Ship Operators Raise Alarms over String of Vessel Fires
The international shipping industry is wrestling with a spate of fires aboard vessels at sea in recent months that have crippled several big cargo ships, killed a number of seafarers and cost companies and their customers hundreds of millions of dollars in damages.
The latest blaze came on March 10, when a nearly 31,000-ton combined container and automobile carrier caught fire in the Bay of Biscay off the eastern coast of France, leading to the rescue of 27 crew members by a British Navy frigate. The Grimaldi Lines-operated Grande America sank two days later, taking more than 2,000 cars that included luxury Audi and Porsche models, to the seafloor.
The disaster was the fourth big ship fire in the past four months, and followed a handful of fires last year that included one that heavily damaged the megaship Maersk Honam, owned by Denmark’s A.P. Moller-Maersk A/S, the world’s largest container ship operator by capacity, and killed five crew members.
Maersk officials say the string of incidents is likely a coincidence, but it has raised alarms among operators, insurers and shipping customers, and focused more attention on the safe handling of the big quantities of goods that move on increasingly large and packed oceangoing vessels.
“It was a wake-up call,” Maersk’s head of fleet technology, Ole Graa Jakobsen, said of the fire that broke out March 6, 2018, on the Maersk Honam, a 353-meter (1,158 foot) ship with capacity for 15,000 containers, in the Arabian Sea.
Maersk has since barred the stowage below deck of dangerous goods and other shipments that may be resistant to fire fighting. The cause of the Honam fire, which took five weeks to bring under control, remains under investigation, but Maersk has said the ship carried shipments classified as dangerous goods.
Ship operators, insurers and regulators increasingly are focusing on the chemicals, batteries and other goods that can trigger or feed a fire.
Although the causes of ship fires are difficult to pinpoint, transport and logistics insurer TT Club estimates that around two-thirds of all incidents are the result of “poor practice in the overall packing process” of dangerous goods, which are often misidentified or undeclared.
The insurer said there is a fire at sea every 60 days on average, and overall insurance claims in excess of $500 million annually. The group estimates some six million containers, or 10% of the overall capacity moved across the oceans, contain dangerous goods, and nearly 1.3 million of those boxes aren’t properly packed or are incorrectly identified.
The potential damage from such incidents has grown as carriers have moved to ever-larger vessels, concentrating more containers on a smaller number of ships. That can raise the chances that dangerous goods are onboard and the rush to handle many thousands of boxes at port call may raise the chances that poorly packaged dangerous goods can slip through.
Mr. Jakobsen said that in some cases undeclared or misdeclared goods cause containers to go ablaze.
“It’s a root cause of some of the fires and we do what we can in terms of checks to make sure that what is declared, is actually what is in the box,” he said.
Products like barbecue charcoal can burst into flames when the temperature rises and others like fish food and pool-cleaning agents generate oxygen that can intensify the blaze.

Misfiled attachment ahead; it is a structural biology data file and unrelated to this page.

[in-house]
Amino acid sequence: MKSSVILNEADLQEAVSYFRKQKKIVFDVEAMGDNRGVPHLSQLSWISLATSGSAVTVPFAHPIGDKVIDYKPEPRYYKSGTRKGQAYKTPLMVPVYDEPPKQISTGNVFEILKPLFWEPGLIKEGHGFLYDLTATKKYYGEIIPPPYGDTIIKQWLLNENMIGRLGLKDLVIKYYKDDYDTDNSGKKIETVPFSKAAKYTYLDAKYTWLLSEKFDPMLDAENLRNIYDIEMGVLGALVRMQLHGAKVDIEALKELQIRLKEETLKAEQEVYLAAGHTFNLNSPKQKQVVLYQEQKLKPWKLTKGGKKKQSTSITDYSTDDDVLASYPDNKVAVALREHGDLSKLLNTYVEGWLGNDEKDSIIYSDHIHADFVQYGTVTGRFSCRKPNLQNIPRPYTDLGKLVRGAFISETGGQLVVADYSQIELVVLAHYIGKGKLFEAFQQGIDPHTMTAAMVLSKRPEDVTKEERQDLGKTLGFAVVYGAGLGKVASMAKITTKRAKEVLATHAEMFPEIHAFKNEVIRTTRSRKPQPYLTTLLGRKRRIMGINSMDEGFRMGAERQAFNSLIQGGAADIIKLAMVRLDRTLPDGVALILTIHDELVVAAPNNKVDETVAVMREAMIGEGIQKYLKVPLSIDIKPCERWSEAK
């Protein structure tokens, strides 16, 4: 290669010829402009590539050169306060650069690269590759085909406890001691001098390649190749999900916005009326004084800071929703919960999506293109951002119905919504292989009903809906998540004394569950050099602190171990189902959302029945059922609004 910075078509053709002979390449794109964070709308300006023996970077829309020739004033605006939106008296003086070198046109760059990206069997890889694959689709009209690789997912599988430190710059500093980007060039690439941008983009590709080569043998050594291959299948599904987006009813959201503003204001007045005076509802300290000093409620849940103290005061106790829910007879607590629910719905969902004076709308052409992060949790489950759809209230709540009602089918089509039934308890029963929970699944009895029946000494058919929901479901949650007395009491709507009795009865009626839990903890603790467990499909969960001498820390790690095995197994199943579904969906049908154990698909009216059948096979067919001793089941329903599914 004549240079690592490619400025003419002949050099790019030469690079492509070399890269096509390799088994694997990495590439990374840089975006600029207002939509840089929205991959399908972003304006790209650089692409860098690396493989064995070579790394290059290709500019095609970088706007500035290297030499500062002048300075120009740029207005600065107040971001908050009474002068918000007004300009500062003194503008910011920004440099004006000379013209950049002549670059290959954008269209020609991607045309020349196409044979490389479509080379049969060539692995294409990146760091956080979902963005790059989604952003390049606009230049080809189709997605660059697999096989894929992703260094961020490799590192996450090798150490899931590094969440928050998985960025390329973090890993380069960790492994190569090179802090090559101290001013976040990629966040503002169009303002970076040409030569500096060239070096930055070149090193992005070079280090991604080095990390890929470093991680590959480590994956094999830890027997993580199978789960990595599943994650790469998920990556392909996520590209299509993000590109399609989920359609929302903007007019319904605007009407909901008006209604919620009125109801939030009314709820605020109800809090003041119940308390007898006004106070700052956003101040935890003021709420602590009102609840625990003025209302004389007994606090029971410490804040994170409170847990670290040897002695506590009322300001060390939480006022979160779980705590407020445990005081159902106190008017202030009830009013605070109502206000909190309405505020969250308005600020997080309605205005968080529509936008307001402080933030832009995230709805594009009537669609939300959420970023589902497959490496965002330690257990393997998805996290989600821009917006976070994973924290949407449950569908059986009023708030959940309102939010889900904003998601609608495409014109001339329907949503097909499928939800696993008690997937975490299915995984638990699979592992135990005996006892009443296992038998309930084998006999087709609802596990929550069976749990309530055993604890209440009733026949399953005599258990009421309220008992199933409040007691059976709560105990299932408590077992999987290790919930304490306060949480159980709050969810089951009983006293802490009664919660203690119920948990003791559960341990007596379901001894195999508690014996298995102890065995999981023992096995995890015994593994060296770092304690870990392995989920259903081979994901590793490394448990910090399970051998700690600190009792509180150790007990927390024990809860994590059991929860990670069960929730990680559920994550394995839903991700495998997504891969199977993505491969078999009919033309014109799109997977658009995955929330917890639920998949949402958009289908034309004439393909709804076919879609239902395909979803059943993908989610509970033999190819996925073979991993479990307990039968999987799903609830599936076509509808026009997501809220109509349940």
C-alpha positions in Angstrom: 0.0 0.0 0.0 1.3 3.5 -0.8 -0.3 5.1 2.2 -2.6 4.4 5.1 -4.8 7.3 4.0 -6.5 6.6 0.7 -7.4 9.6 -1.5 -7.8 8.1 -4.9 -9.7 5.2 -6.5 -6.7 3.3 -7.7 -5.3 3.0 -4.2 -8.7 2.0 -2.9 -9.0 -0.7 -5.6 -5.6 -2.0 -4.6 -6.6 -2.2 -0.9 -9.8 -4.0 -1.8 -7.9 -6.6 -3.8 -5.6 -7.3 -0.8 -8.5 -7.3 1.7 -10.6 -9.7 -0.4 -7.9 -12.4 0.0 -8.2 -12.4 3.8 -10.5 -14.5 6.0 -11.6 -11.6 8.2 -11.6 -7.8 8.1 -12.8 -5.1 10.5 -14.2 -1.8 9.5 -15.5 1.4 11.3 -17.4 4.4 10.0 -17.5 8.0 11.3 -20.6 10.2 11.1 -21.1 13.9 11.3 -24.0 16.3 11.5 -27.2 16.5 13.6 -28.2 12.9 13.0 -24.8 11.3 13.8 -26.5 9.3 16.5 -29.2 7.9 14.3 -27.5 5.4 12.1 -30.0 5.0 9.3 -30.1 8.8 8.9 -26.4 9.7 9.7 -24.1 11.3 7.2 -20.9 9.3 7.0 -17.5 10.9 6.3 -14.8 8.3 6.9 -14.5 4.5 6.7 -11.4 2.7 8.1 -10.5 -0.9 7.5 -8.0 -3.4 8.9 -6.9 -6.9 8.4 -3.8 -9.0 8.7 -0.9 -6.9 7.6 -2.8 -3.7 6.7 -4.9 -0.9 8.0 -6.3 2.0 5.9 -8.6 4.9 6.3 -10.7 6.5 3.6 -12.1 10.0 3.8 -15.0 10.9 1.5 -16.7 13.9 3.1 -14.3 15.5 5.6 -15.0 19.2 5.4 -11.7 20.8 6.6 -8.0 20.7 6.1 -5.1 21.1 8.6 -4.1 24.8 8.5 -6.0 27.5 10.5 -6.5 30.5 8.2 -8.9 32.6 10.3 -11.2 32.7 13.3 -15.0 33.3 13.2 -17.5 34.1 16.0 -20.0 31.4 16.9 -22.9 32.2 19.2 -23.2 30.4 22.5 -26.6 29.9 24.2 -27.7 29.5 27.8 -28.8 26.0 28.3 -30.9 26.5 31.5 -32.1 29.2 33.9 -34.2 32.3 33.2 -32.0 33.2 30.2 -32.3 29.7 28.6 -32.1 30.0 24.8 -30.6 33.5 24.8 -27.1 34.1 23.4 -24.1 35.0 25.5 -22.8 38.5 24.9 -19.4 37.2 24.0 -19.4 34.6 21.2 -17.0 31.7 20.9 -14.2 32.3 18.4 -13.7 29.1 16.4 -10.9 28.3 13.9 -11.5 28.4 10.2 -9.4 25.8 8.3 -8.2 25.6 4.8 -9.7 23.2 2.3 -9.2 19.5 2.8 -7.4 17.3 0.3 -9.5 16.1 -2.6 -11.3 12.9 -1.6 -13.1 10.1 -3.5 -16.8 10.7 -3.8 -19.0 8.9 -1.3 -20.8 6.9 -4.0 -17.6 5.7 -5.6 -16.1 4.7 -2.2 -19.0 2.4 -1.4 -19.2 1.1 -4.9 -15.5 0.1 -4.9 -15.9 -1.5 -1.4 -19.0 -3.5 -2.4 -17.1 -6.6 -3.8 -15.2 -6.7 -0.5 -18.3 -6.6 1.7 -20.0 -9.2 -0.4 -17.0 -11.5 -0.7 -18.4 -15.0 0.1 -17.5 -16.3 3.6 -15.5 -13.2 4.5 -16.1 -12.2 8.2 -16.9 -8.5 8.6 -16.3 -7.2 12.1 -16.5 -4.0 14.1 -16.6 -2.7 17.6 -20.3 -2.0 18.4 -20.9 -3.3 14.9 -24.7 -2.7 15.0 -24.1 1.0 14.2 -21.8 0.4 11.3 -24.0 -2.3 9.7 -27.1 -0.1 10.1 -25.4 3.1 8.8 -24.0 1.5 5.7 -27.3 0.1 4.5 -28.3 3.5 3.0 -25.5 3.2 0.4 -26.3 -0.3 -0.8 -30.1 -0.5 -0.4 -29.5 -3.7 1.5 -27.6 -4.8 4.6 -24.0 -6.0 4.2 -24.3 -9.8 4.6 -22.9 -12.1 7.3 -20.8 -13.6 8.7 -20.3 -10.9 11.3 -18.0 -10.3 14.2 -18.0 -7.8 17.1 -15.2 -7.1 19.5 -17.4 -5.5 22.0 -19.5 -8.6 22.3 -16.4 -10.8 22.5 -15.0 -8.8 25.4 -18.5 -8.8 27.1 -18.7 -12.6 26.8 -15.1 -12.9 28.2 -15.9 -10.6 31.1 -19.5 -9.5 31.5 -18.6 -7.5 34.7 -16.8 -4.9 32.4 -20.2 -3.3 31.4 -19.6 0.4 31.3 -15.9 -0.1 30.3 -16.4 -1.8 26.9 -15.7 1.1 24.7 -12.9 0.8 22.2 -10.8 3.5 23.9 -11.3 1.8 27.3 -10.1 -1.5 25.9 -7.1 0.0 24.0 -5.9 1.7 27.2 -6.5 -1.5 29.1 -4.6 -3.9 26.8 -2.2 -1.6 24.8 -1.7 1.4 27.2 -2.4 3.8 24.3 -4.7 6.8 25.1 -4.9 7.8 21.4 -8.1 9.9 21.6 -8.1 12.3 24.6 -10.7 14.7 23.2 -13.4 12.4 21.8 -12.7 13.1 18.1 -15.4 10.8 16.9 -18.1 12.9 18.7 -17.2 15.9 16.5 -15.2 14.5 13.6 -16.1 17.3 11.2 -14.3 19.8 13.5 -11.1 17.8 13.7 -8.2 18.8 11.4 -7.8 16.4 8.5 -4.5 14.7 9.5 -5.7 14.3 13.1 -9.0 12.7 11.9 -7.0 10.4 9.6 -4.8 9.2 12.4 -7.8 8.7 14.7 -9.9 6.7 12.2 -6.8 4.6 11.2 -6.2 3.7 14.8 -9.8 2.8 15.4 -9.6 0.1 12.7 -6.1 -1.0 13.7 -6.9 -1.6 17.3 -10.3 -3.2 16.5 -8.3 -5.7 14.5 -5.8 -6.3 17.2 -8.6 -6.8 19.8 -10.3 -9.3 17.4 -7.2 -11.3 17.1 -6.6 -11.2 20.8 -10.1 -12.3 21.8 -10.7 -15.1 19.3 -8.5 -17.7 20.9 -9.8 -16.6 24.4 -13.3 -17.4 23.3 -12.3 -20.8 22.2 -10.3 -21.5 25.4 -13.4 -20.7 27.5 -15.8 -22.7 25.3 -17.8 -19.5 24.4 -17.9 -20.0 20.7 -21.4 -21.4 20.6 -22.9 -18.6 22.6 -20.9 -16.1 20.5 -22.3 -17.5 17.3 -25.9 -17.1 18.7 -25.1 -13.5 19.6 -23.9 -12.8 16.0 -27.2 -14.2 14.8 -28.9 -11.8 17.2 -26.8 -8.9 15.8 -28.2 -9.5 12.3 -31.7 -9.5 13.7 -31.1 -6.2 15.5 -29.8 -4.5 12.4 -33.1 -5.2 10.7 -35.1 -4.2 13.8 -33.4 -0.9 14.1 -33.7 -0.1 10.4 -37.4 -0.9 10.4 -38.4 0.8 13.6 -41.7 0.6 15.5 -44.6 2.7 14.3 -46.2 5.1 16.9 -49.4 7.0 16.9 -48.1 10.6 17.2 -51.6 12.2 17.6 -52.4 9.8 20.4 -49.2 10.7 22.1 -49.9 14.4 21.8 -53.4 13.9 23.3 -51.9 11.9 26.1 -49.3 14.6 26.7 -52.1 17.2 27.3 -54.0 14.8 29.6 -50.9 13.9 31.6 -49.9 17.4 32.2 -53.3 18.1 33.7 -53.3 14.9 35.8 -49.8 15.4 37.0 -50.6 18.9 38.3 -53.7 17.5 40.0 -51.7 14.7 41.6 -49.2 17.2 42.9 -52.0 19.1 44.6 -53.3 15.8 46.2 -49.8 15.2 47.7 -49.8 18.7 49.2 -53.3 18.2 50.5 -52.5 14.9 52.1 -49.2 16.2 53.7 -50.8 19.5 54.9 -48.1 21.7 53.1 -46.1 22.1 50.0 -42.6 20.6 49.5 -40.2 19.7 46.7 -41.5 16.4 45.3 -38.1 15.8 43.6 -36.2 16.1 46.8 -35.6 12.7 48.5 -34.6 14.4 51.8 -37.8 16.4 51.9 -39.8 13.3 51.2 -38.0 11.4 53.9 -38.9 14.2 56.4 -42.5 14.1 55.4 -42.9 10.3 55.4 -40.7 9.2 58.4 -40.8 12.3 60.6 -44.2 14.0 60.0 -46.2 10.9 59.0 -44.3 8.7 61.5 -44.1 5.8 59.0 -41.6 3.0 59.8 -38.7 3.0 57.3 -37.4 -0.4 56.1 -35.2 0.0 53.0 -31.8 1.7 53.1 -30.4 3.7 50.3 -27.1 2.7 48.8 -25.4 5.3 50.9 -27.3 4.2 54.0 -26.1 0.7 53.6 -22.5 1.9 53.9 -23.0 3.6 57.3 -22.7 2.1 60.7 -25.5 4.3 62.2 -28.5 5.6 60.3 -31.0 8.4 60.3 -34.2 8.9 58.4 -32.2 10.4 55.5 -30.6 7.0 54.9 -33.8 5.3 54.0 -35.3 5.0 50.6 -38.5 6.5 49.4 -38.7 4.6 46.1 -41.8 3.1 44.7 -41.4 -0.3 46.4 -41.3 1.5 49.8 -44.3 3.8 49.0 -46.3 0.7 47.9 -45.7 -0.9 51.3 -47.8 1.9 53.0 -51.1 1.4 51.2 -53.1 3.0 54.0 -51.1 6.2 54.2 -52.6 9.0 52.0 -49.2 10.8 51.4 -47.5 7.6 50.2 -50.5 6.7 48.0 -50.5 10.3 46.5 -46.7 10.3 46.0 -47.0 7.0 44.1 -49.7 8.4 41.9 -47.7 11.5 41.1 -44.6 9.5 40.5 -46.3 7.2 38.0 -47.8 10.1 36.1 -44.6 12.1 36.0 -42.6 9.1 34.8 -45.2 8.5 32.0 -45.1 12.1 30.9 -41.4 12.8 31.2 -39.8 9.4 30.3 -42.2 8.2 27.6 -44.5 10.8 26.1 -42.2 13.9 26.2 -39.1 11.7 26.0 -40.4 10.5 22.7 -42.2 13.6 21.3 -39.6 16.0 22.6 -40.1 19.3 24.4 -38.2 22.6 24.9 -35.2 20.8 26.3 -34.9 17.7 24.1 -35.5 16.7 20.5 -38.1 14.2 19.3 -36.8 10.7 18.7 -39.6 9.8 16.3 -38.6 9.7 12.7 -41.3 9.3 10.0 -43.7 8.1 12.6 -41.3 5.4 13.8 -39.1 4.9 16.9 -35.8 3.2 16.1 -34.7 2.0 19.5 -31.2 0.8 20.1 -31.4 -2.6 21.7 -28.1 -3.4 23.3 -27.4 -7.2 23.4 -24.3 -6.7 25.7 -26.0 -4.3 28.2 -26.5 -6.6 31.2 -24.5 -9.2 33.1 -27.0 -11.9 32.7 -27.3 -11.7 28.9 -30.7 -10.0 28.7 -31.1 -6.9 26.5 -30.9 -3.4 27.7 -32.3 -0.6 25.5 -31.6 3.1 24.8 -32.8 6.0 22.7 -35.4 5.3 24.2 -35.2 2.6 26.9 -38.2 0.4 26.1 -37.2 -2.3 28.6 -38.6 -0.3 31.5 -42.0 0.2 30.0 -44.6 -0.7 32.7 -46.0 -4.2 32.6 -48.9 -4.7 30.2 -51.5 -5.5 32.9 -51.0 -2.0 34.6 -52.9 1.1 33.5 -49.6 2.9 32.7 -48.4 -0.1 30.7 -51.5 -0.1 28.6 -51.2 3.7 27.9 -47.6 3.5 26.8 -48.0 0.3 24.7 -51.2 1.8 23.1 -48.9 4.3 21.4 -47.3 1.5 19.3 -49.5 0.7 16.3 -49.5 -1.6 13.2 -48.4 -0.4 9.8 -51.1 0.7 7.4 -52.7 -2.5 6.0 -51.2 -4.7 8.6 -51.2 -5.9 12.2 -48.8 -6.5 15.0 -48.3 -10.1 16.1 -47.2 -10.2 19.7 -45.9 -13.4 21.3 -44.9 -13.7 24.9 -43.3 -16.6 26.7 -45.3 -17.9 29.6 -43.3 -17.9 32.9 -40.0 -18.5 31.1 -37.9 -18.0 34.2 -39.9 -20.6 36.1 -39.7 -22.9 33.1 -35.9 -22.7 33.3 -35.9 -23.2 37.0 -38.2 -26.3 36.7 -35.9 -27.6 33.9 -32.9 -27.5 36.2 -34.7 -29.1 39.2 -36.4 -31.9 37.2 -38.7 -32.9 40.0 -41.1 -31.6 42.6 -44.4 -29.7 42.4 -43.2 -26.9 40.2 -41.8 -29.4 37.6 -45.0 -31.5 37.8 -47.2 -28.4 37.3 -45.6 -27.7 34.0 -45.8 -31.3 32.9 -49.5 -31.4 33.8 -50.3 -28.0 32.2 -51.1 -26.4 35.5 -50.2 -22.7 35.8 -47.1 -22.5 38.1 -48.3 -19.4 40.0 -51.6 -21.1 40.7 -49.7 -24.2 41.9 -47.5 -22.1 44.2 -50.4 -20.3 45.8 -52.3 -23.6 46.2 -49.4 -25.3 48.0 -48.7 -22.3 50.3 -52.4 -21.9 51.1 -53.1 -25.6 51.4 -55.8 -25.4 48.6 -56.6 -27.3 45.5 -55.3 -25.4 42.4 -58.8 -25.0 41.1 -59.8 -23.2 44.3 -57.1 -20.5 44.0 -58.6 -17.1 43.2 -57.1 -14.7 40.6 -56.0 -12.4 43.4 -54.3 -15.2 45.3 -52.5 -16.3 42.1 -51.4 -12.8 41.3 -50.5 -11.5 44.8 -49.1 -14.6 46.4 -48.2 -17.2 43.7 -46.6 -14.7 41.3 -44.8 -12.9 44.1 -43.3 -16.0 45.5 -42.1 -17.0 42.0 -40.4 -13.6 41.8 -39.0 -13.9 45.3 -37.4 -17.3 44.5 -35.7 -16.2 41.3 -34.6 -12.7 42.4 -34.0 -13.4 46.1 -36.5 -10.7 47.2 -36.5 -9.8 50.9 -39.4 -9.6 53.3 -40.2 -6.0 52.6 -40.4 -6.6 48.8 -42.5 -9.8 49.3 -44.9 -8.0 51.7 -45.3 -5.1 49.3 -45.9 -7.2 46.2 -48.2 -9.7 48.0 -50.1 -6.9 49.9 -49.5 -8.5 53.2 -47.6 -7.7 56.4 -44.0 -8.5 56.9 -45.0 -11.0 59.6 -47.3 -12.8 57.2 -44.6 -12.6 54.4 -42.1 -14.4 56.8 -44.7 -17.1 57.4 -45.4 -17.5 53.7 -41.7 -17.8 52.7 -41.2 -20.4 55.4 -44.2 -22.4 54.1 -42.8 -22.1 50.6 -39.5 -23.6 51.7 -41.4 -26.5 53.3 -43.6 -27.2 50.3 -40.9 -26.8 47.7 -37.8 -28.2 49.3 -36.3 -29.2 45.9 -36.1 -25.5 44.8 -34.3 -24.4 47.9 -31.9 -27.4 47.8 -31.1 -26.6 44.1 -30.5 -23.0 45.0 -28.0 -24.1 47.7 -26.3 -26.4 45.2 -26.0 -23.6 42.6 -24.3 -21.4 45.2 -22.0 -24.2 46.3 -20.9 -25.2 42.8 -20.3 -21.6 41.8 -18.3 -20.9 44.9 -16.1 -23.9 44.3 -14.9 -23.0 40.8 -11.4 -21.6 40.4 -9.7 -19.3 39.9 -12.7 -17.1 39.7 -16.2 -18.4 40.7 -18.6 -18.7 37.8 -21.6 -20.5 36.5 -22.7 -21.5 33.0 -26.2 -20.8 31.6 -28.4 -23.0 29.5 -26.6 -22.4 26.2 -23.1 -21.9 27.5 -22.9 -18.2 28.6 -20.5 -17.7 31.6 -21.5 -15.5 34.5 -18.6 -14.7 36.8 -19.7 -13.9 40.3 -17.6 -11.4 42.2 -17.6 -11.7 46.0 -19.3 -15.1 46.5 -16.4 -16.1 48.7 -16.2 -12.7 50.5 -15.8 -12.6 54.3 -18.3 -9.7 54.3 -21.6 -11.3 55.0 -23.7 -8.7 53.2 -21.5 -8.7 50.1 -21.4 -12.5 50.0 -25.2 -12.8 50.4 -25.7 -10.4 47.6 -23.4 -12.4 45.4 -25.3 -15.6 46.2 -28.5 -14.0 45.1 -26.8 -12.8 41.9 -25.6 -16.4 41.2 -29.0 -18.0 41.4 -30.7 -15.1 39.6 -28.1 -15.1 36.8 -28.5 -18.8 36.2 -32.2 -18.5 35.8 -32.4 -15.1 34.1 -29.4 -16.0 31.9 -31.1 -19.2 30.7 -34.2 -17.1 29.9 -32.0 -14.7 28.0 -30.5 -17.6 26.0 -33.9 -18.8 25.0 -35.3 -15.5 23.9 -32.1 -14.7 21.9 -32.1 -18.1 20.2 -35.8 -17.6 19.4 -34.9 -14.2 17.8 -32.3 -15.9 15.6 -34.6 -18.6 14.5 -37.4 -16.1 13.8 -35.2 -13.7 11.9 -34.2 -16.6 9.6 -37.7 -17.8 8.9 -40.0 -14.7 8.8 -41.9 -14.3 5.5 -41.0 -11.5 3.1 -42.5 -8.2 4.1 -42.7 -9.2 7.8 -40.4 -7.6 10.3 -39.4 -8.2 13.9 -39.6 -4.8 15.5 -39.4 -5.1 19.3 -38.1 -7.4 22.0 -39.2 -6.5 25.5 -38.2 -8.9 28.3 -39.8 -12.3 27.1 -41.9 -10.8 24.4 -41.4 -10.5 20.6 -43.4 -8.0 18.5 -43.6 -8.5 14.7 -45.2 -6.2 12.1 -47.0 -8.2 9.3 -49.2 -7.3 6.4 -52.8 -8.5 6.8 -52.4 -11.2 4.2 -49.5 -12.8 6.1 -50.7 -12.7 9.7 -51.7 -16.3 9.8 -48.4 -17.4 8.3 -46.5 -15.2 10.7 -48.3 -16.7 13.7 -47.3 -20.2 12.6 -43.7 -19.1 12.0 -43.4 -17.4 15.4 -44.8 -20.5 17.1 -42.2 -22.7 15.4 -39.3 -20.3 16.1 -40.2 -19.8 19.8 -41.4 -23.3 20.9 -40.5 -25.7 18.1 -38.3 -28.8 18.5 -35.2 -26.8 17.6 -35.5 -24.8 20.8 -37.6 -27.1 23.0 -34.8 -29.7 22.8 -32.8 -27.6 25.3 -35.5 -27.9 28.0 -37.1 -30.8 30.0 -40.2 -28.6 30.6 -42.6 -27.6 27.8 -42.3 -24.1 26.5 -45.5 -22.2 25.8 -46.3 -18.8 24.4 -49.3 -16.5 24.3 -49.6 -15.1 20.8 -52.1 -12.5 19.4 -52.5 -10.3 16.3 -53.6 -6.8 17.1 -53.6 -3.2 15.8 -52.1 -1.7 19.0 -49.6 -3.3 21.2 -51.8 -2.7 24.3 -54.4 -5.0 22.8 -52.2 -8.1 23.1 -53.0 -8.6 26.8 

The National Cargo Bureau, a surveying body that assists the U.S. Coast Guard to enforce safe navigation, said 4% of 31,000 boxes it checked in 2017 contained dangerous cargo that wasn’t properly secured.
Another survey of 1,700 vessel stowing plans said 20% of the plans weren’t in line with existing dangerous-goods rules.
“The numbers of containers and stow plans we check are very small. So if you extrapolate them for the whole industry, the problem is immense,” said NCB President Ian Lennard.
Some transport officials say shippers who circumvent dangerous-goods rules with false declarations should face criminal penalties. But German container line Hapag-Lloyd AG , which says it gets around 3,000 undeclared or misdeclared bookings a year, believes stricter rules won’t help.
“The shipper who deliberately doesn’t declare what is in a container won’t change because of more legal requirements,” said company spokesman Nils Haupt.
The fire on the Grimaldi Grande America started in a container on the vessel’s deck, according to the company, and spread quickly to vehicles on board, forcing the crew to flee in a single lifeboat.
It followed a string of fires that began on New Year’s Eve, when a blaze engulfed the Japan-registered car carrier Sincerity Ace as it hauled 3,500 vehicles from Yokohama to Hawaii. Five crew members died when a lifeboat launch went awry in heavy weather and they ended up in the water.
On Jan. 3, fire broke out on containers aboard Hapag-Lloyd’s Yantian Express off Canada’s eastern coast, forcing an evacuation of its 22-member crew.
Five days later, the Vietnamese tanker Aulac Fortune was rocked by three explosions off Hong Kong that left one sailor dead. On Jan. 31, a blaze hit the Singapore-registered APL Vancouver off Vietnam that took several days to bring under control before the ship was forced to limp back to Singapore for assessment.
Maersk, meantime, is still coping with the aftermath of the Honam fire a year after it happened.
Salvage crews sliced off the heavily damaged front portion of the ship and the rest of the vessel was loaded on a special extra-large transporter in Dubai last month and ferried to a shipyard in South Korea. Workers there will weld a new 228-meter steel section onto the remaining portion from midship to stern.
Source: Wall Street Journal